The paper entitled "Prevention is better than cure. Our vision to help you live well for longer" describes the UK government's vision for targeted preventative interventions, empowering and facilitating people with regards to their health and harnessing modern technology. It outlines a goal of improving healthy, independent life by at least five additional years before 2035 through these and other means.
Technology is seen as significant moving forwards in prevention with the paper noting: "It also allows us to target support far better to those that need it most." and in more detail the section entitled "The Future of Healthcare: our vision for digital, data and technology" explains "Over the next ten years, digital services will become even more widespread, and the first point of contact for many. The management of health will move out of clinical settings, and into the hands of people. Devices and applications will provide guidance and support around the clock. To reach this potential, we need to get the basics right: personal data security, the digital architecture of the health and social care system, open data standards, secure identity services, and improved interoperability. This will allow people to use their personal health data for prevention, as well as enabling developers to build products and services that meet the needs of users. The aim is to become a global leader in health technology, and to create a thriving ecosystem of innovation. "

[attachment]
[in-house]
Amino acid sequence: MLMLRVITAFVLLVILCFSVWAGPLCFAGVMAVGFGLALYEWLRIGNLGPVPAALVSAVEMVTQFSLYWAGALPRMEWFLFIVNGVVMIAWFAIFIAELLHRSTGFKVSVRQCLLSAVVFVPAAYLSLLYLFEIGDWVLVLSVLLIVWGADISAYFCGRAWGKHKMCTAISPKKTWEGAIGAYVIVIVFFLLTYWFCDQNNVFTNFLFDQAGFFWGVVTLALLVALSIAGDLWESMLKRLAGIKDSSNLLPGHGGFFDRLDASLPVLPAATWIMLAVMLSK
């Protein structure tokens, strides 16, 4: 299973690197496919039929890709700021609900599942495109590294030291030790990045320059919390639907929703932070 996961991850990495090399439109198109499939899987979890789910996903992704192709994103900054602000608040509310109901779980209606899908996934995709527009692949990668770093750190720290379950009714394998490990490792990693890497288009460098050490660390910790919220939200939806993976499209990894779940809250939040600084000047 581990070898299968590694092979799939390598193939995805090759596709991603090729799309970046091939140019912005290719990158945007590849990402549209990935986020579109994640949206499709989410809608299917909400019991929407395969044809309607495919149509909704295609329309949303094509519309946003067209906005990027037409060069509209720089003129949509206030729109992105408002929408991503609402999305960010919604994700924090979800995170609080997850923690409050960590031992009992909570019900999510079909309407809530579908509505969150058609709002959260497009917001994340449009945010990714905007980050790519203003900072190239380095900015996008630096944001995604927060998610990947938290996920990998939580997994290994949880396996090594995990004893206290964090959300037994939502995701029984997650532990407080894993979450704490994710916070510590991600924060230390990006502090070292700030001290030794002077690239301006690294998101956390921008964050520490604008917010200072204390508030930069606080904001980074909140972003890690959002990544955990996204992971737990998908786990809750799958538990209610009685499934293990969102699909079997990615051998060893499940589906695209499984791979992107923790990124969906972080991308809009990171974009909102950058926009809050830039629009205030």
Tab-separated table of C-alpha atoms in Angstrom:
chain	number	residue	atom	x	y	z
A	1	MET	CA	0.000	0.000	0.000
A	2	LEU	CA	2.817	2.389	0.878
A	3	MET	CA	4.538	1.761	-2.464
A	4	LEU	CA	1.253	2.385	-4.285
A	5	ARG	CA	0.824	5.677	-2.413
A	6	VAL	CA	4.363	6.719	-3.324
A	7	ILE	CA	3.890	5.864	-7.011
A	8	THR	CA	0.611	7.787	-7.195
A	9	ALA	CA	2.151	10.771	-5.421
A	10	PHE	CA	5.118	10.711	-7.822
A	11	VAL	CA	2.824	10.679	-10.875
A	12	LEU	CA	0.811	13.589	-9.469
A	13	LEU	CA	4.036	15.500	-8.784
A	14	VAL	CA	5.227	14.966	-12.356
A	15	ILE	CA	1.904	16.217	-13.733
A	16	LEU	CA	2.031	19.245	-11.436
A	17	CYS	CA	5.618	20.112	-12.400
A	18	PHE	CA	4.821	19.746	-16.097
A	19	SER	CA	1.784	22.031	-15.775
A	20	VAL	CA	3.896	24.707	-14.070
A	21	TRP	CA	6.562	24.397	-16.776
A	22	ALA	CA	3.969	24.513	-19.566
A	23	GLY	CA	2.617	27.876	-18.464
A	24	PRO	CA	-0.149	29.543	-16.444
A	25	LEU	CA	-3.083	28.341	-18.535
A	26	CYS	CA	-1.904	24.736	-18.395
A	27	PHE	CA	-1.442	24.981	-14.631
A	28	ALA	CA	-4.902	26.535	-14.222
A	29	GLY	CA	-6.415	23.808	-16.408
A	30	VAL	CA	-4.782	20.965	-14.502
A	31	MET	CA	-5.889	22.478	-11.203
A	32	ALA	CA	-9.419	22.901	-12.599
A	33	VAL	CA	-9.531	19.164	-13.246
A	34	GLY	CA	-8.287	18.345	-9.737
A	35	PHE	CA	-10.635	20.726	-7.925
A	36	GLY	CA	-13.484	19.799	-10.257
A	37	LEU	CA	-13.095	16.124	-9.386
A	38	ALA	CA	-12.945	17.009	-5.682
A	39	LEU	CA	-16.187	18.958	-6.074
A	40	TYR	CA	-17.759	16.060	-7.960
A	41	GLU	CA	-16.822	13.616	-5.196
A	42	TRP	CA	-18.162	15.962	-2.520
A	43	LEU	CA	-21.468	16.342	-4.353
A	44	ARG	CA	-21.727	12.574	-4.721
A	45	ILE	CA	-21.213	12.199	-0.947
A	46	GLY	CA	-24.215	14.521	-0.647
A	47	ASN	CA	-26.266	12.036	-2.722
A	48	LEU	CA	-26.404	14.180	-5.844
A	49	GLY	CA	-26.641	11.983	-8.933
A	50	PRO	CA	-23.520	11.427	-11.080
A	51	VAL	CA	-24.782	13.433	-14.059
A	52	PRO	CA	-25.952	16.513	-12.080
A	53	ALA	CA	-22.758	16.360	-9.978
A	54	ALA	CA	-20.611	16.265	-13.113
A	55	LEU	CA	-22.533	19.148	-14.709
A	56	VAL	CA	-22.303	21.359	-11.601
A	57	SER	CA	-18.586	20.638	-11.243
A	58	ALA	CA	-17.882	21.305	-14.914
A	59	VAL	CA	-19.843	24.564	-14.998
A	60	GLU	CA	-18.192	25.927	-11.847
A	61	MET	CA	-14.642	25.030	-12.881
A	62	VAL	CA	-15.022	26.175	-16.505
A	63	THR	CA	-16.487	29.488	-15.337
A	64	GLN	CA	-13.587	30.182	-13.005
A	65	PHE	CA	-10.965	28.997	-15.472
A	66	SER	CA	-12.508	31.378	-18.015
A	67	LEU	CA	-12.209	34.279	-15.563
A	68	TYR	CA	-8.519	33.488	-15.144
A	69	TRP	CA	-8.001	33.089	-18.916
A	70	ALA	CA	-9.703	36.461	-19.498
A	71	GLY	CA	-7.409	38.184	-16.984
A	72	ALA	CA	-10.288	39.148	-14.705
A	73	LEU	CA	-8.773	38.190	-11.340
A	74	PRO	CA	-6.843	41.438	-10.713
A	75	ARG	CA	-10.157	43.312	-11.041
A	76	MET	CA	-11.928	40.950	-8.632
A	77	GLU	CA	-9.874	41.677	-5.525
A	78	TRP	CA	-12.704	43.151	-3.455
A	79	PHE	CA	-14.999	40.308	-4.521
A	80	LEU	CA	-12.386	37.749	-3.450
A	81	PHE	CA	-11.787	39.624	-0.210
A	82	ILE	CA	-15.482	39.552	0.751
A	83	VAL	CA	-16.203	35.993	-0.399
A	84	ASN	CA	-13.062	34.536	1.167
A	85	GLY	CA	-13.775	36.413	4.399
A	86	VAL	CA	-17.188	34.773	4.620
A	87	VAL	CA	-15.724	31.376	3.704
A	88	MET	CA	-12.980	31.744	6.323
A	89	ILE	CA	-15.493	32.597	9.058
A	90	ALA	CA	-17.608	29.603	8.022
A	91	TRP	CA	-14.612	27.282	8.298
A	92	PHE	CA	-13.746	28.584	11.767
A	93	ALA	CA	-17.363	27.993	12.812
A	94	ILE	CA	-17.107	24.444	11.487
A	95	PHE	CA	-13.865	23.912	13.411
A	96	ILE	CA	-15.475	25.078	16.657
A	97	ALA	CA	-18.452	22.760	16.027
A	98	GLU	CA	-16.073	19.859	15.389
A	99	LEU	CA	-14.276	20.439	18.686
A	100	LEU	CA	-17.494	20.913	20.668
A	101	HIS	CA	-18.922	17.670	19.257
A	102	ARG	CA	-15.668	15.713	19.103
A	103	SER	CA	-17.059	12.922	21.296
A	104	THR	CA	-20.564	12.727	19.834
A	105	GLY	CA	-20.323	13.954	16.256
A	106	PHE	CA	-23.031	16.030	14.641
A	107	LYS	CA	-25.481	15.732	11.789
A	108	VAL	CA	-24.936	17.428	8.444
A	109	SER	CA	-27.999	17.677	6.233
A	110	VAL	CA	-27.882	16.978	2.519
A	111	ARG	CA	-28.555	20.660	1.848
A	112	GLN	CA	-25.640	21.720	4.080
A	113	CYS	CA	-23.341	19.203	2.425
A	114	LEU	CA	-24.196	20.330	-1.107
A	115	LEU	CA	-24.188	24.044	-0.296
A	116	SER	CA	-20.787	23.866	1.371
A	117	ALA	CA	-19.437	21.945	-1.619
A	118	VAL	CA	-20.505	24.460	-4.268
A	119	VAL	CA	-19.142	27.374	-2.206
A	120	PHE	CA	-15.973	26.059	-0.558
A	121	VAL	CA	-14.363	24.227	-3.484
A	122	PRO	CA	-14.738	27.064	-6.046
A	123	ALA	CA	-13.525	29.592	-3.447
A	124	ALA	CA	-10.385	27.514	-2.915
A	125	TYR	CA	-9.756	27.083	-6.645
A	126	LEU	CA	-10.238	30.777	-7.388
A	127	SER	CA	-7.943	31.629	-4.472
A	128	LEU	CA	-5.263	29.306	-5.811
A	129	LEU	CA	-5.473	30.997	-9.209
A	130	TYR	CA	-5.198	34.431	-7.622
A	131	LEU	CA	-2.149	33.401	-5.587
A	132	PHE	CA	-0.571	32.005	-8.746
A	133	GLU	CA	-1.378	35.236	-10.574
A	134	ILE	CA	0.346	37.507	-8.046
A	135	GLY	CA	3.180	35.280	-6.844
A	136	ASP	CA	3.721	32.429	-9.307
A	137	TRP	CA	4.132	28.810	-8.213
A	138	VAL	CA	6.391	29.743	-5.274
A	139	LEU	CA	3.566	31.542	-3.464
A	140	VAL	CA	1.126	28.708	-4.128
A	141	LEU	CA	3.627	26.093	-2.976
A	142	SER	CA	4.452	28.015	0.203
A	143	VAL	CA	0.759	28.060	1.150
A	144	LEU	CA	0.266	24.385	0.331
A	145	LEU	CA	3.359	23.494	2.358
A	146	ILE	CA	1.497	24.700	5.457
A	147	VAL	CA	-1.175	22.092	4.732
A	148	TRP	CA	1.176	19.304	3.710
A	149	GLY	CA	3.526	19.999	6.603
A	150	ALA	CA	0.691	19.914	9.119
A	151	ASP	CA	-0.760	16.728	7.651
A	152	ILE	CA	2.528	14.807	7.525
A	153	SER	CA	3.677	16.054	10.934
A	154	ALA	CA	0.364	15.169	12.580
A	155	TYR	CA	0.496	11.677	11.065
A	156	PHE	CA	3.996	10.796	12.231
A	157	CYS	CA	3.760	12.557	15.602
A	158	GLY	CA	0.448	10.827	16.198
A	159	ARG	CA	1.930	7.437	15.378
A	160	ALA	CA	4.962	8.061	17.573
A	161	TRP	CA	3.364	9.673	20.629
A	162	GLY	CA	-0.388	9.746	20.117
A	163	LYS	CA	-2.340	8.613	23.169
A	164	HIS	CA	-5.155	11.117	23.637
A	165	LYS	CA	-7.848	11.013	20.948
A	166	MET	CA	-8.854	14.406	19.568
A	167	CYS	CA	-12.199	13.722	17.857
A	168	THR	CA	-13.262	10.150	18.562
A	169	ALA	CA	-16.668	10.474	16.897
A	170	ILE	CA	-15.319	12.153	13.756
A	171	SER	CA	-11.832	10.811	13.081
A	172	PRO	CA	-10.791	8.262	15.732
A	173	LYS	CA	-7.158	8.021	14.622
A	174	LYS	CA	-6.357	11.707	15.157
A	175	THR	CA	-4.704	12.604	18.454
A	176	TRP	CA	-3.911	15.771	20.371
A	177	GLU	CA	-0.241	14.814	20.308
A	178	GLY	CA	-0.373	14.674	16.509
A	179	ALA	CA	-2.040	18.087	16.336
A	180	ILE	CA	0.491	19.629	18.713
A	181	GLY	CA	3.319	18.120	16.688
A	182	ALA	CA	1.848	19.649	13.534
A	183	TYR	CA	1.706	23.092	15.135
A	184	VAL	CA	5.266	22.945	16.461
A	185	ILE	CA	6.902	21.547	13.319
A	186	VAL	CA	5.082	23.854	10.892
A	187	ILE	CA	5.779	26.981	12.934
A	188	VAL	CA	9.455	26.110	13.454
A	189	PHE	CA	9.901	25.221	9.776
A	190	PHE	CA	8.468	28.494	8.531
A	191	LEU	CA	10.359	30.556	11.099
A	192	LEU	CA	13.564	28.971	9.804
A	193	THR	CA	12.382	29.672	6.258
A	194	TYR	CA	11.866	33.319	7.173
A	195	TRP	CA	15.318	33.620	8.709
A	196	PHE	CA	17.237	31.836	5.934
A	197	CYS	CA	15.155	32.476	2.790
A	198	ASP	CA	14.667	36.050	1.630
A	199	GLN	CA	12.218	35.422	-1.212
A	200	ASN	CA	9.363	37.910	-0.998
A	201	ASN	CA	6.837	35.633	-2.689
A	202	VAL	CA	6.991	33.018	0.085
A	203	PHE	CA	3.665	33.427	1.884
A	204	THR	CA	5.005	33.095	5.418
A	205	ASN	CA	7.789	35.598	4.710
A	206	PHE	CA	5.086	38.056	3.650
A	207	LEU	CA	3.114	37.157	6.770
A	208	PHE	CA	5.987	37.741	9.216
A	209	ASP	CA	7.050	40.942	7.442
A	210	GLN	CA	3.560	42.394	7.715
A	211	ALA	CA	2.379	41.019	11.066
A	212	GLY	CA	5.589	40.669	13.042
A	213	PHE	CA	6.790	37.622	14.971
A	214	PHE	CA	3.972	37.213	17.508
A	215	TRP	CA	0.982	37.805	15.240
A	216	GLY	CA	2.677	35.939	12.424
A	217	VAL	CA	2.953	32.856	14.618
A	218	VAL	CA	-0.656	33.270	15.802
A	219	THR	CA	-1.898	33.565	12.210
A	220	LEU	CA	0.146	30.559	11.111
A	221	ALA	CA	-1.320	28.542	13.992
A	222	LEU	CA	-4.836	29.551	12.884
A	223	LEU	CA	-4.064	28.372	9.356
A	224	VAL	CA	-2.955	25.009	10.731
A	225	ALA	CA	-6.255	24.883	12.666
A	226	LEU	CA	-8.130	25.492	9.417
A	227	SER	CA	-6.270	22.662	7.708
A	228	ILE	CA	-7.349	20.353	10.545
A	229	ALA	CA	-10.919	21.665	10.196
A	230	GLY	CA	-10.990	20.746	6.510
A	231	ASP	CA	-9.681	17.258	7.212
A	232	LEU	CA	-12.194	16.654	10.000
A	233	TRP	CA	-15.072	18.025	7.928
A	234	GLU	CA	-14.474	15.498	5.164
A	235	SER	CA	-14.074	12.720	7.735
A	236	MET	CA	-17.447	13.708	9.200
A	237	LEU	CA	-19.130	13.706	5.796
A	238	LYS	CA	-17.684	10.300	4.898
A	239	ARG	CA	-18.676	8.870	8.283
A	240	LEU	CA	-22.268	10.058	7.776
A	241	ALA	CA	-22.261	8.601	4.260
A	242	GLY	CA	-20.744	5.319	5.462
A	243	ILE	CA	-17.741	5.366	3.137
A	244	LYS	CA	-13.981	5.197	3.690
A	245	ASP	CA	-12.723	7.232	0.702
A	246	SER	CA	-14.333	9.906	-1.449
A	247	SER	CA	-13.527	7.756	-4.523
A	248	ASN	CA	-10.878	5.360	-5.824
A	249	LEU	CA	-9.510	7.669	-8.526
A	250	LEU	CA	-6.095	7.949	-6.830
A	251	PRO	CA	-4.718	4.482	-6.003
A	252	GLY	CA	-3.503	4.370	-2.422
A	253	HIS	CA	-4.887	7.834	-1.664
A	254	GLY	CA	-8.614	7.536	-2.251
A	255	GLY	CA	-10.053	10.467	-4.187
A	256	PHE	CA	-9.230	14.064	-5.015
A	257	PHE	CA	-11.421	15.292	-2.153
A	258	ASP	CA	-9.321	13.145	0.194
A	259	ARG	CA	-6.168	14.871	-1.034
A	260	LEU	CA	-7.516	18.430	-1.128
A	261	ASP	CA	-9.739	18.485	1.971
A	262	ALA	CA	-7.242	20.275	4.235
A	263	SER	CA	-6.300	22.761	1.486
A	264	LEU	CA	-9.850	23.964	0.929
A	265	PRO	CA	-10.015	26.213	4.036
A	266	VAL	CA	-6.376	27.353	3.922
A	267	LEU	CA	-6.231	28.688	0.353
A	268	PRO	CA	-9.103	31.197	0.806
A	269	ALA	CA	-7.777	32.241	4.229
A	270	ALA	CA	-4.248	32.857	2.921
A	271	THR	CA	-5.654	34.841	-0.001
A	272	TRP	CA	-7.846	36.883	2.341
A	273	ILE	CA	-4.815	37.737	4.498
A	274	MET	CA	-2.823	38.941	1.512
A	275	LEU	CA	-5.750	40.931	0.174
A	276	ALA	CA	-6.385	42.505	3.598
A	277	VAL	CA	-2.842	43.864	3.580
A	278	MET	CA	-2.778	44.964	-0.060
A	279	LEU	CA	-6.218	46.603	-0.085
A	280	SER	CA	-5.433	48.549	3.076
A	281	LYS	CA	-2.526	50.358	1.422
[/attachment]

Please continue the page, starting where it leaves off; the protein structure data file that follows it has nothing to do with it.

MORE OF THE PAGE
Predictive prevention is to be optomised with the paper noting "We want to have the most advanced healthcare system in the world - so as part of our long-term plan for a 21st century health and social care system, the way we view public health must evolve. Moving to the next phase means a more intelligent and personalised approach to improve the health of the nation." and " Predictive prevention will transform public health by harnessing digital technology and personal data - appropriately safeguarded - to prevent people becoming patients. The availability of public data, combined with the existing understanding of wider determinants of health, means we can use digital tools to better identify risks and then help the behaviours of people most in need - before they become patients."
This paper concludes "Prevention and supporting good health matters at every stage of life. It matters in the decisions taken by our parents before we are born, and in decisions we make throughout our lives. If we embrace opportunities to live well, we maximise our chances of a long, happy and fulfilled life."